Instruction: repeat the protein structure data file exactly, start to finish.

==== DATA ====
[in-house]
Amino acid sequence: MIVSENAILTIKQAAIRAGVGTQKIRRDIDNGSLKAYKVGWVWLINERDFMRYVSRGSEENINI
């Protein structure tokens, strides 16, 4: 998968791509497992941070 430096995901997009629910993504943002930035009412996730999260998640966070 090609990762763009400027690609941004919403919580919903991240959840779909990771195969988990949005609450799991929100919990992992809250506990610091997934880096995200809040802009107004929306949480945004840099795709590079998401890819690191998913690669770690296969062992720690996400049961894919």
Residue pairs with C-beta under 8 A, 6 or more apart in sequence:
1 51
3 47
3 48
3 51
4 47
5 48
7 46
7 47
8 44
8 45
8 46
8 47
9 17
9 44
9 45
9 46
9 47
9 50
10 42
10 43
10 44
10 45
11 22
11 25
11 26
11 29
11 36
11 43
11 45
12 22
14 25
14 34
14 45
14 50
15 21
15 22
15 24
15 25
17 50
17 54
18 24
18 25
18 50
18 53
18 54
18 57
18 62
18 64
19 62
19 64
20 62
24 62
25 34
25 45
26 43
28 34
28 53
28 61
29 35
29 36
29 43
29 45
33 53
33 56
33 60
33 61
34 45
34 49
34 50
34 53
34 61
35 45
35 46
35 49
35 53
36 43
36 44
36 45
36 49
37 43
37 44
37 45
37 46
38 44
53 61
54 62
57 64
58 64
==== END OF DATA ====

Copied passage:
[in-house]
Amino acid sequence: MIVSENAILTIKQAAIRAGVGTQKIRRDIDNGSLKAYKVGWVWLINERDFMRYVSRGSEENINI
């Protein structure tokens, strides 16, 4: 998968791509497992941070 430096995901997009629910993504943002930035009412996730999260998640966070 090609990762763009400027690609941004919403919580919903991240959840779909990771195969988990949005609450799991929100919990992992809250506990610091997934880096995200809040802009107004929306949480945004840099795709590079998401890819690191998913690669770690296969062992720690996400049961894919």
Residue pairs with C-beta under 8 A, 6 or more apart in sequence:
1 51
3 47
3 48
3 51
4 47
5 48
7 46
7 47
8 44
8 45
8 46
8 47
9 17
9 44
9 45
9 46
9 47
9 50
10 42
10 43
10 44
10 45
11 22
11 25
11 26
11 29
11 36
11 43
11 45
12 22
14 25
14 34
14 45
14 50
15 21
15 22
15 24
15 25
17 50
17 54
18 24
18 25
18 50
18 53
18 54
18 57
18 62
18 64
19 62
19 64
20 62
24 62
25 34
25 45
26 43
28 34
28 53
28 61
29 35
29 36
29 43
29 45
33 53
33 56
33 60
33 61
34 45
34 49
34 50
34 53
34 61
35 45
35 46
35 49
35 53
36 43
36 44
36 45
36 49
37 43
37 44
37 45
37 46
38 44
53 61
54 62
57 64
58 64